Panic attacks are distinguished from other forms of anxiety by their intensity and their sudden, episodic nature. They are often experienced in conjunction with anxiety disorders and other psychological conditions, although panic attacks are not necessarily indicative of a mental disorder.
- Long-term, predisposing causes – The onset of panic disorder usually occurs in early adulthood, although it may appear at any age. It occurs more frequently in women and often in people with above average intelligence. Various twin studies where one identical twin has an anxiety disorder have reported a 31–88% incidence of the other twin also having an anxiety disorder diagnosis. Environmental factors such as an overcautious view of the world expressed by parents and cumulative stress over time have been found to be correlated with panic attacks.
- Biological causes – obsessive compulsive disorder, Postural Orthostatic Tachycardia Syndrome, post traumatic stress disorder, hypoglycemia, hyperthyroidism, Wilson's disease, mitral valve prolapse, pheochromocytoma, and inner ear disturbances (labyrinthitis). Dysregulation of the norepinephrine system in the locus ceruleus, an area of the brain stem, has been linked to panic attacks.
- Phobias – People will often experience panic attacks as a direct result of exposure to a phobic object or situation.
- Short-term triggering causes – Significant personal loss, including an emotional attachment to a romantic partner, life transitions, significant life change.
- Maintaining causes – Avoidance of panic-provoking situations or environments, anxious/negative self-talk ("what-if" thinking), mistaken beliefs ("these symptoms are harmful and/or dangerous"), withheld feelings.
- Hyperventilation syndrome – Breathing from the chest may cause overbreathing, exhaling excessive carbon dioxide in relation to the amount of oxygen in one's bloodstream. Hyperventilation syndrome can cause respiratory alkalosis and hypocapnia. This syndrome often involves prominent mouth breathing as well. This causes a cluster of symptoms, including rapid heart beat, dizziness, and lightheadedness, which can trigger panic attacks.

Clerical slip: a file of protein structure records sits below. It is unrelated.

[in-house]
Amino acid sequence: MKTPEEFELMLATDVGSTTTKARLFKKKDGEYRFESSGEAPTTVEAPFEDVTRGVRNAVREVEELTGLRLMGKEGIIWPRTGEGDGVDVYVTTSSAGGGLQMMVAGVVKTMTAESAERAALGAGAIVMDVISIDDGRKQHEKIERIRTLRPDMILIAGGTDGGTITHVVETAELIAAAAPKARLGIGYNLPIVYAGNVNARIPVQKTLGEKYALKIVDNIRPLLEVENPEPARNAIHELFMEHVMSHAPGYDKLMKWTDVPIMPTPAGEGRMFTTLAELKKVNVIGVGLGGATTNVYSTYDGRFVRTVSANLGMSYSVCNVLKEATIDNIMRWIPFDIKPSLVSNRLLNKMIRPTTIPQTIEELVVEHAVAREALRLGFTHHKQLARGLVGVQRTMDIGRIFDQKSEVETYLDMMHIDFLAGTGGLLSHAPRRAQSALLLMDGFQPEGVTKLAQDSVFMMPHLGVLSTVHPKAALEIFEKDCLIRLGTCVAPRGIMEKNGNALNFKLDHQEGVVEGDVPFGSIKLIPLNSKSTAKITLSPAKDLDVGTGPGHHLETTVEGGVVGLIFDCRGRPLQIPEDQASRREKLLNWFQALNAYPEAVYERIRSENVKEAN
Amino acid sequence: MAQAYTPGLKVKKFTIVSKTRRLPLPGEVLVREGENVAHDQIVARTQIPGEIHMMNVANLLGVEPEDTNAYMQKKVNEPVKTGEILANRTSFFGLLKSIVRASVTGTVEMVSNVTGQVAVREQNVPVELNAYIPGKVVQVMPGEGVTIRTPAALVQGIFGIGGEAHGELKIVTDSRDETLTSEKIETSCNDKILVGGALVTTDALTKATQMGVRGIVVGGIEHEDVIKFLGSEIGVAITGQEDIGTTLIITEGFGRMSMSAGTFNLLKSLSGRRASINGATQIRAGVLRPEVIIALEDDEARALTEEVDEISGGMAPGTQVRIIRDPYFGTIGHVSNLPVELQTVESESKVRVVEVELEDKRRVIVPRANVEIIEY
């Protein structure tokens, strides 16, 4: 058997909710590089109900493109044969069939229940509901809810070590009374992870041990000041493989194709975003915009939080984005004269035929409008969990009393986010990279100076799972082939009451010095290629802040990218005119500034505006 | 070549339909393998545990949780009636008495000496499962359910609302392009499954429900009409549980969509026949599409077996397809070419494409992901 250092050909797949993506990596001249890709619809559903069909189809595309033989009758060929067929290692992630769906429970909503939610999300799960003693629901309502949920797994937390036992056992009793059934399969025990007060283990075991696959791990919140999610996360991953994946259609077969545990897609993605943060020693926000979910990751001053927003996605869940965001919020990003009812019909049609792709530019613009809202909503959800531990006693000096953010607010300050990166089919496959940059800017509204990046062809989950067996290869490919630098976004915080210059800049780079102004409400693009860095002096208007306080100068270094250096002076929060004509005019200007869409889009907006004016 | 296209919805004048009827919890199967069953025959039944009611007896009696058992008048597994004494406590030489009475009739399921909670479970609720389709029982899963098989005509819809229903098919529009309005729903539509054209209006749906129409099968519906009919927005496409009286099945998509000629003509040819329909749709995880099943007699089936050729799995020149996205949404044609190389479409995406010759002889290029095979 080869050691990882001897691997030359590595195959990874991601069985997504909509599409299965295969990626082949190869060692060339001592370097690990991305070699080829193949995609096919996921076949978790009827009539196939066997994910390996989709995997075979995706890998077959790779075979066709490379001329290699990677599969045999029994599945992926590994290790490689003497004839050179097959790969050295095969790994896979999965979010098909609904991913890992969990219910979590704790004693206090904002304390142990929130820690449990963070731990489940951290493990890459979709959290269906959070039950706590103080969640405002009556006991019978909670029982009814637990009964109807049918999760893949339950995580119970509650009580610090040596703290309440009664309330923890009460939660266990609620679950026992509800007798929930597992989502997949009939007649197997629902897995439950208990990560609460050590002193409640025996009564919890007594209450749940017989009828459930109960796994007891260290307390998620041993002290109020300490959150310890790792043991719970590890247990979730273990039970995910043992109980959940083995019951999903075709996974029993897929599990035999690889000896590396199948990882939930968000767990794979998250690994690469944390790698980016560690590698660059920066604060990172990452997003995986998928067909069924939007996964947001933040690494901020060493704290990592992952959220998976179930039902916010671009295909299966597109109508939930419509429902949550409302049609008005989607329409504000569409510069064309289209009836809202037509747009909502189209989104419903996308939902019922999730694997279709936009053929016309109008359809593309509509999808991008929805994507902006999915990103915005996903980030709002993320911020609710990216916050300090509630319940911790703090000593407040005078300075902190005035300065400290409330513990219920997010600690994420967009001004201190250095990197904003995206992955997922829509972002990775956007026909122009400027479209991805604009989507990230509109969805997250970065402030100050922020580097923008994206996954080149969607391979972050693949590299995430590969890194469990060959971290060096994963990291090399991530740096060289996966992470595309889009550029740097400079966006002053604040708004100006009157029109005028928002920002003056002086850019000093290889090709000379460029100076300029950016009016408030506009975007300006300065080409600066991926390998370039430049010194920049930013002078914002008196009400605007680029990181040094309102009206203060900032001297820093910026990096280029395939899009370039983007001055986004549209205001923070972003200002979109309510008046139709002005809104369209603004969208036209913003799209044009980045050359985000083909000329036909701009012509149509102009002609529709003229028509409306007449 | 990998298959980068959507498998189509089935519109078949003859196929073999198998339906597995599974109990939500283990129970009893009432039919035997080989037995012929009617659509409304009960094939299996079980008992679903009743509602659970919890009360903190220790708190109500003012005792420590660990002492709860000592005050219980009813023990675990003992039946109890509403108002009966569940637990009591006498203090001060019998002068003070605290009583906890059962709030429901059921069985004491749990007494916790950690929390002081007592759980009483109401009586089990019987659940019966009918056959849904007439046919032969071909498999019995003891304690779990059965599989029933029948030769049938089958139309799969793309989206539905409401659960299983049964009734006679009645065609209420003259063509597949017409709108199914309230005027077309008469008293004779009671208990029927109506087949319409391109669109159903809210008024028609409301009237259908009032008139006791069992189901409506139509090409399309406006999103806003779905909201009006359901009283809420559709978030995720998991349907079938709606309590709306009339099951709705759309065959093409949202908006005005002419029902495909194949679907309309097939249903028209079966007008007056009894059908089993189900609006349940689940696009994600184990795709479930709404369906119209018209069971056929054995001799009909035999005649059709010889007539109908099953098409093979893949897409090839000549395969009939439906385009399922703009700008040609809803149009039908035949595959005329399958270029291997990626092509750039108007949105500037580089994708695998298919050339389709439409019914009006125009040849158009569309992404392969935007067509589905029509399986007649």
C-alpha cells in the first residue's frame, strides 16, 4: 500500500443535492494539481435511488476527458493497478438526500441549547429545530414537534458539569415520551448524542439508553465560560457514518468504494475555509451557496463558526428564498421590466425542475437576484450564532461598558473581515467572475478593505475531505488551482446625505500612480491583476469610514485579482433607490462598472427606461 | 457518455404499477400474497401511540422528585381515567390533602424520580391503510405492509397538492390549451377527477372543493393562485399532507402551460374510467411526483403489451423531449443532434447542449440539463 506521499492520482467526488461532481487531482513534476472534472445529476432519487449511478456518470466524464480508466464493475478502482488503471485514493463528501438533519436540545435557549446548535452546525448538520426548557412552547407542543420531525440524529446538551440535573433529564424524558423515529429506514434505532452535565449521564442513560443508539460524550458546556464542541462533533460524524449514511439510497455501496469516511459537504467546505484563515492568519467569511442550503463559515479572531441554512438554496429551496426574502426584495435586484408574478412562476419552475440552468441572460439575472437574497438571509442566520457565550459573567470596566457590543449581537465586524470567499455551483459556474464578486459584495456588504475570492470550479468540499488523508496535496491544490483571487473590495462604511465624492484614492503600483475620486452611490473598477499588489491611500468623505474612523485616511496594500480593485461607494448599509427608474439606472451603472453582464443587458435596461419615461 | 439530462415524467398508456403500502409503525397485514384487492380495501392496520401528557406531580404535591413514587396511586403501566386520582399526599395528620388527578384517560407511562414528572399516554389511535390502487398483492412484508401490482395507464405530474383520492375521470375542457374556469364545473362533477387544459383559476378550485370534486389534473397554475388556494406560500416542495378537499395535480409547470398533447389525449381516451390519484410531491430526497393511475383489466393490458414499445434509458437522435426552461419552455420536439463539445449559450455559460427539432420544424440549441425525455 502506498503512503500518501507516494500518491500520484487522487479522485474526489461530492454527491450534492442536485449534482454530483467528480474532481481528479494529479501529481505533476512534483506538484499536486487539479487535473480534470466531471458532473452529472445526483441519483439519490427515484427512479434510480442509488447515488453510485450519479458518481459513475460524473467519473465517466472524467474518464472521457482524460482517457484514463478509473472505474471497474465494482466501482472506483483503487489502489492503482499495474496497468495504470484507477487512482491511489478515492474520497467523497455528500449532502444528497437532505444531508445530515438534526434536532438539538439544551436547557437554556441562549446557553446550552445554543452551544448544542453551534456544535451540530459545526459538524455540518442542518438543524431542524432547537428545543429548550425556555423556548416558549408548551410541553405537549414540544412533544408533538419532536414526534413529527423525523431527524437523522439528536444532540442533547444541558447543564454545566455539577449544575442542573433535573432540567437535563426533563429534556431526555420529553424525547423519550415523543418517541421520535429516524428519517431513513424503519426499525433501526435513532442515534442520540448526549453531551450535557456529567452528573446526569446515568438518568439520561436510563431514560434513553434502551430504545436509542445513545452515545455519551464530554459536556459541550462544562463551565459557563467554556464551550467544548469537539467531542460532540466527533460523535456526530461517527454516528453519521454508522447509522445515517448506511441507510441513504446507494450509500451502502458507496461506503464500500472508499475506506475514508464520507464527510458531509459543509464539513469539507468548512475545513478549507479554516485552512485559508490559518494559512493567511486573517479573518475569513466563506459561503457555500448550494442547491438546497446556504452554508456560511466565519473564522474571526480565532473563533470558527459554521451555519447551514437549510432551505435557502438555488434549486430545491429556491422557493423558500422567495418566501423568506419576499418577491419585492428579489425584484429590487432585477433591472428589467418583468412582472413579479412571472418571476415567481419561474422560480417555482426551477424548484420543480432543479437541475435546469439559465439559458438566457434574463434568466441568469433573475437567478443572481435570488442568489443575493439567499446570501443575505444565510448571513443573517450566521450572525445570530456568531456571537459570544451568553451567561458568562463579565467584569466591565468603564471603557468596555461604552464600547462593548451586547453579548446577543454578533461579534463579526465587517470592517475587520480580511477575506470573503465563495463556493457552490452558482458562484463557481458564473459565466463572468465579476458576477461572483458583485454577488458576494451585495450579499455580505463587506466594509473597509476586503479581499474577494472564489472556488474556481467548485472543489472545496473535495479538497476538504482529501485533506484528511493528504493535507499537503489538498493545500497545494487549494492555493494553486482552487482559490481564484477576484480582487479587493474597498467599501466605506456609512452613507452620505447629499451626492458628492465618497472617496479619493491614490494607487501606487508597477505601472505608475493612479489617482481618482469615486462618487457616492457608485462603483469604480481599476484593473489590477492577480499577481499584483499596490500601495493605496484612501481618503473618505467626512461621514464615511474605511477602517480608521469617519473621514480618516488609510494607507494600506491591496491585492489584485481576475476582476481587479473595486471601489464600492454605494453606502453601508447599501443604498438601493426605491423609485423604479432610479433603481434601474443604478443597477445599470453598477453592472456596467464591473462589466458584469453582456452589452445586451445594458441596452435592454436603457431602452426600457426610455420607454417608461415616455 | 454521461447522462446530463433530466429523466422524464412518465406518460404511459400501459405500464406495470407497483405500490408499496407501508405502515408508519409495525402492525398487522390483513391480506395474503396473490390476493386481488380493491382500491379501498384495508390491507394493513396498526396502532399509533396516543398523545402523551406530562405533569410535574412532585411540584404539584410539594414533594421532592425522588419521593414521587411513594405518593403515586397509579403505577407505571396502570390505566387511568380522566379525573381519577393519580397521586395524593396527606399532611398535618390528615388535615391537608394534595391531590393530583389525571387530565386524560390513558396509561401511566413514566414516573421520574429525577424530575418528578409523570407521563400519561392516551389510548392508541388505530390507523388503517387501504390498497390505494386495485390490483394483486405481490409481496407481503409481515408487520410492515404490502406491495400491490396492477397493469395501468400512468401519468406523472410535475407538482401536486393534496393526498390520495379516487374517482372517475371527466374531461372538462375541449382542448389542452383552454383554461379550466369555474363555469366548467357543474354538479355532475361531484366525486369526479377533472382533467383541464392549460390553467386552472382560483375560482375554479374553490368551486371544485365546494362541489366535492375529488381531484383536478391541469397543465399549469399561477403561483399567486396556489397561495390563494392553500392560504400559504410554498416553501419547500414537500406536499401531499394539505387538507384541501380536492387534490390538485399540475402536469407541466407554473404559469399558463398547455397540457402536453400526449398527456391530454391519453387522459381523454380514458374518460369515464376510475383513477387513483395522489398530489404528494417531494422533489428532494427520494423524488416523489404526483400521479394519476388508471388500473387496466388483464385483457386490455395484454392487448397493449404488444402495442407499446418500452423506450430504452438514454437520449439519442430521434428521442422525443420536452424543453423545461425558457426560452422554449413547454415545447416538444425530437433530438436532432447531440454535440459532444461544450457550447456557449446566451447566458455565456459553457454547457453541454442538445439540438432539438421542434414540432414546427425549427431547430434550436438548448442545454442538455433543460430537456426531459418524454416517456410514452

- Situationally bound panic attacks – Associating certain situations with panic attacks, due to experiencing one in that particular situation, can create a cognitive or behavioral predisposition to having panic attacks in certain situations (situationally bound panic attacks).
- Chronic and/or serious illness – Cardiac conditions that can cause sudden death – such as long QT syndrome, catecholaminergic polymorphic ventricular tachycardia (CPVT) or Wolff-Parkinson-White syndrome – can also result in panic attacks. This is particularly difficult to manage, since the anxiety relates to events that may occur, such as cardiac arrest, or, if an implantable cardioverter-defibrillator is in situ, the possibility of having a shock delivered; it can be difficult for someone with a cardiac condition to distinguish between symptoms of cardiac dysfunction and anxiety. In CPVT, anxiety itself can and does trigger arrythmia. Current management of panic attacks secondary to cardiac conditions appears to rely heavily on benzodiazepines and selective serotonin reuptake inhibitors. However, people in this group often experience multiple and unavoidable hospitalisations, because in people with these types of diagnoses, without an electrocardiogram it can be difficult to differentiate between symptoms of a panic attack versus cardiac symptoms.
- Discontinuation or marked reduction in the dose of a substance such as a drug (drug withdrawal), for example an antidepressant (antidepressant discontinuation syndrome), can cause a panic attack.